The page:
Inflation rides on food prices
Rwanda’s consumer price index for urban areas rose 1.04 per cent in February on the back of higher food prices, pushing the annual inflation rate to 7.85 percent from 7.81 percent a month earlier, latest data from the National Institute of Statistics Of Rwanda (NISR) shows.
The NISR said Thursday, the cost of vegetables leapt 11.58 per cent from January while the price of non-alcoholic drinks jumped 10.16 per cent. Overall, food and non-alcoholic drinks rose 3.59 per cent from a month earlier.
These items amount to just over a third of the basket of goods used to measure inflation in urban areas.
The inflation rate for Rwanda as a whole, where food and drink makes up almost two-thirds of the basket, hit 9.83 percent in February, up from 8.28 percent in January.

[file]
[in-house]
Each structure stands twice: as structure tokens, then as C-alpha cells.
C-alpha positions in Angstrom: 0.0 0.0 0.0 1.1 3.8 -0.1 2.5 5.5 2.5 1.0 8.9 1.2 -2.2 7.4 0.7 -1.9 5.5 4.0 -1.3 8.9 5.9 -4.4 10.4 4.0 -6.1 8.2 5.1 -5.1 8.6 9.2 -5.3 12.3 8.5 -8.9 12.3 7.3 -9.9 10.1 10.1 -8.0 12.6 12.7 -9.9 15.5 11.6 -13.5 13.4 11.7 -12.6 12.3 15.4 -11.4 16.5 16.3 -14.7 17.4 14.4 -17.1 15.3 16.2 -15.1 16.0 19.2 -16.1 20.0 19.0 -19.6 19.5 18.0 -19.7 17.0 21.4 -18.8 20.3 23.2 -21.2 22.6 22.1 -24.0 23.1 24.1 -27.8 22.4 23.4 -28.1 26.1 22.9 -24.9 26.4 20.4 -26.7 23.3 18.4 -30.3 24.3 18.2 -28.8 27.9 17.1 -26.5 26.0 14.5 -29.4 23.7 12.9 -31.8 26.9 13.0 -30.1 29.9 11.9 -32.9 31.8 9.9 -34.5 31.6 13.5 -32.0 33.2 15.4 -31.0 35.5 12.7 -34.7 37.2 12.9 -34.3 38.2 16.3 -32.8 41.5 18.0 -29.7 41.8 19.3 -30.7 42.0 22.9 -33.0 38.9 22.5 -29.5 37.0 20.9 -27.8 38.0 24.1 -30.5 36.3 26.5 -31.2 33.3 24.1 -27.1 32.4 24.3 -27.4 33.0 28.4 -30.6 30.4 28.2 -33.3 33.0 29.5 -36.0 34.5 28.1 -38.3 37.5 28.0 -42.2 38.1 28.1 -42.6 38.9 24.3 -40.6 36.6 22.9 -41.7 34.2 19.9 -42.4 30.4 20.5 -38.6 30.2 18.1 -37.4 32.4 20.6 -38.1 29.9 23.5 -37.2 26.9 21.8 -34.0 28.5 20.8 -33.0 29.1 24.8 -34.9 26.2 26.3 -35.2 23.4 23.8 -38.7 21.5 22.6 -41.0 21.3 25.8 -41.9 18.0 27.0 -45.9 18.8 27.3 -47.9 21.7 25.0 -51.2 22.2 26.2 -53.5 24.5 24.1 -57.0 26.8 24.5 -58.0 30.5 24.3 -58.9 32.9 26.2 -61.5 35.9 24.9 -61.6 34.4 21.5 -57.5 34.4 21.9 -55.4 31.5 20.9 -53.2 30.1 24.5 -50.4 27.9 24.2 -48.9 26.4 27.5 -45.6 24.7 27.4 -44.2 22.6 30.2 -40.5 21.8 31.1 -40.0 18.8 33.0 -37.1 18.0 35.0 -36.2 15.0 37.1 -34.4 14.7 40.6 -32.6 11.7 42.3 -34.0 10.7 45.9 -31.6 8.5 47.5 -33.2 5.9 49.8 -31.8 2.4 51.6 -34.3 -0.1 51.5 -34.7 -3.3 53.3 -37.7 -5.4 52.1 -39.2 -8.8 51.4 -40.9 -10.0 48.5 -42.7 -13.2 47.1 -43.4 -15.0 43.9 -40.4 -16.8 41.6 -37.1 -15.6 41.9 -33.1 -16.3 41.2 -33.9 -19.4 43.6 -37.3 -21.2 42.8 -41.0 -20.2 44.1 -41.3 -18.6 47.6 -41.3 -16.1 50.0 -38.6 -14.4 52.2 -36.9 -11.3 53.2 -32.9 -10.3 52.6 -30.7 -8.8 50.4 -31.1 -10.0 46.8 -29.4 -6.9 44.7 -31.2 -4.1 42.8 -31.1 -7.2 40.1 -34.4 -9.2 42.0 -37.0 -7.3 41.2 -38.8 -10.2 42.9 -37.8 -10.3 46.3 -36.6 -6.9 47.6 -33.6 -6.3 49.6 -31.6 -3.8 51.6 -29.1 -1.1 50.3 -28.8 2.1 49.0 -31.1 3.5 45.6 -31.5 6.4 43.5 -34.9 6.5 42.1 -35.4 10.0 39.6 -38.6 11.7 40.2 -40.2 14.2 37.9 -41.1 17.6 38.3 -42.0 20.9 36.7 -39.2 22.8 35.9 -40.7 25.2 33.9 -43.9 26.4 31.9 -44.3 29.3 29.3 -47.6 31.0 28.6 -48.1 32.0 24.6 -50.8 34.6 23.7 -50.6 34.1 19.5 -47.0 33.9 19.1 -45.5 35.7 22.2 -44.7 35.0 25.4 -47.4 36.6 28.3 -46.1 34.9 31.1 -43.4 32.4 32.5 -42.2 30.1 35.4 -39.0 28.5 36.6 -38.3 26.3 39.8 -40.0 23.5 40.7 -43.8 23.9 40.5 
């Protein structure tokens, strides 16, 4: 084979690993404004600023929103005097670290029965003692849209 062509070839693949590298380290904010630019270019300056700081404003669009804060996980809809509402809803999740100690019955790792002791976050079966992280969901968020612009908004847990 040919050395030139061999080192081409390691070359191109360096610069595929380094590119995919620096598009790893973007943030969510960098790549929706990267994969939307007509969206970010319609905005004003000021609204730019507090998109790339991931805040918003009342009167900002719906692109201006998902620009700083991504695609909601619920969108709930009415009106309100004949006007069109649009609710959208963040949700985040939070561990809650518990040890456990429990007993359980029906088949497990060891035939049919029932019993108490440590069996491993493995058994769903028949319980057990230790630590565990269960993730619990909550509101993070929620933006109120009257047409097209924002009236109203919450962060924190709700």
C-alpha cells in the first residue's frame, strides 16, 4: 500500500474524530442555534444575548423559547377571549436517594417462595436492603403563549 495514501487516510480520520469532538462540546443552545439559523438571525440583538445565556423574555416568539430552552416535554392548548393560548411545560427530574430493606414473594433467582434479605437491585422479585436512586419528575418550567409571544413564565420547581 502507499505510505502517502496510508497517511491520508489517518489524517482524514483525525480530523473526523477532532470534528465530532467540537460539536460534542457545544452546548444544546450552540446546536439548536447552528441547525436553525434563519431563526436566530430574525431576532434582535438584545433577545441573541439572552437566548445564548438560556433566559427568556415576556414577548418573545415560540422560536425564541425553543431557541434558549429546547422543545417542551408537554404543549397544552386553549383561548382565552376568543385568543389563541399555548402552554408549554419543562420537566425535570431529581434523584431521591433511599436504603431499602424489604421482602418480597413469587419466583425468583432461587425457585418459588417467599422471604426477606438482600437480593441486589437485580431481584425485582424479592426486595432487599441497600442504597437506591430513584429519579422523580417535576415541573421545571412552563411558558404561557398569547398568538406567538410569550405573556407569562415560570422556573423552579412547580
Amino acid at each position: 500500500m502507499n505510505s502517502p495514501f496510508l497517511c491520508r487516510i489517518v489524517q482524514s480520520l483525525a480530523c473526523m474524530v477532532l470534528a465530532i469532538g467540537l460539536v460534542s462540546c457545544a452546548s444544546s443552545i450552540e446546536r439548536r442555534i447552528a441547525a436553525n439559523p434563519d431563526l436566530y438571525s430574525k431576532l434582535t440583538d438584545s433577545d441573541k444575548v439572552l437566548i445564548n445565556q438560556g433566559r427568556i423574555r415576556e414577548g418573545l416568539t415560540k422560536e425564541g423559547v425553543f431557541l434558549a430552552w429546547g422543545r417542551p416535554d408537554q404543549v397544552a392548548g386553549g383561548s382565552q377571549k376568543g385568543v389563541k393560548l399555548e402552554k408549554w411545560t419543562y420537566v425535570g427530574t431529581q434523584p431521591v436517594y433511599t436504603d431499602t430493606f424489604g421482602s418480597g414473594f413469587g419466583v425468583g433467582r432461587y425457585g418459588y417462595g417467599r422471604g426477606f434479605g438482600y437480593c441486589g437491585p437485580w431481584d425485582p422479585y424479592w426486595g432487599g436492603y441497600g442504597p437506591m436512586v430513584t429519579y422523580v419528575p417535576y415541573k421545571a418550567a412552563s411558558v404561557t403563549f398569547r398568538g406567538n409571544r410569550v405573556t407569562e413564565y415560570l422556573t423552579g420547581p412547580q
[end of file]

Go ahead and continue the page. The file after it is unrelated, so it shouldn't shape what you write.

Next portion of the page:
The urban inflation rate, the measure watched closely by the east Africa country’s central bank, rose steadily during 2011 to hit a peak of 8.34 percent in December before falling off in January.
Like other countries in the region, food and fuel price rises were behind the steady increase in the inflation rate, though better food production in Rwanda meant it has not seen the double-digit rates of Kenya, Uganda and Tanzania.
The National Bank of Rwanda (BNR) vowed last month to maintain a “prudent” monetary policy stance to safeguard against stubborn inflationary pressures.
It raised its key policy rate by 50 basis points twice in the final quarter of 2011 to bring it to 7 percent.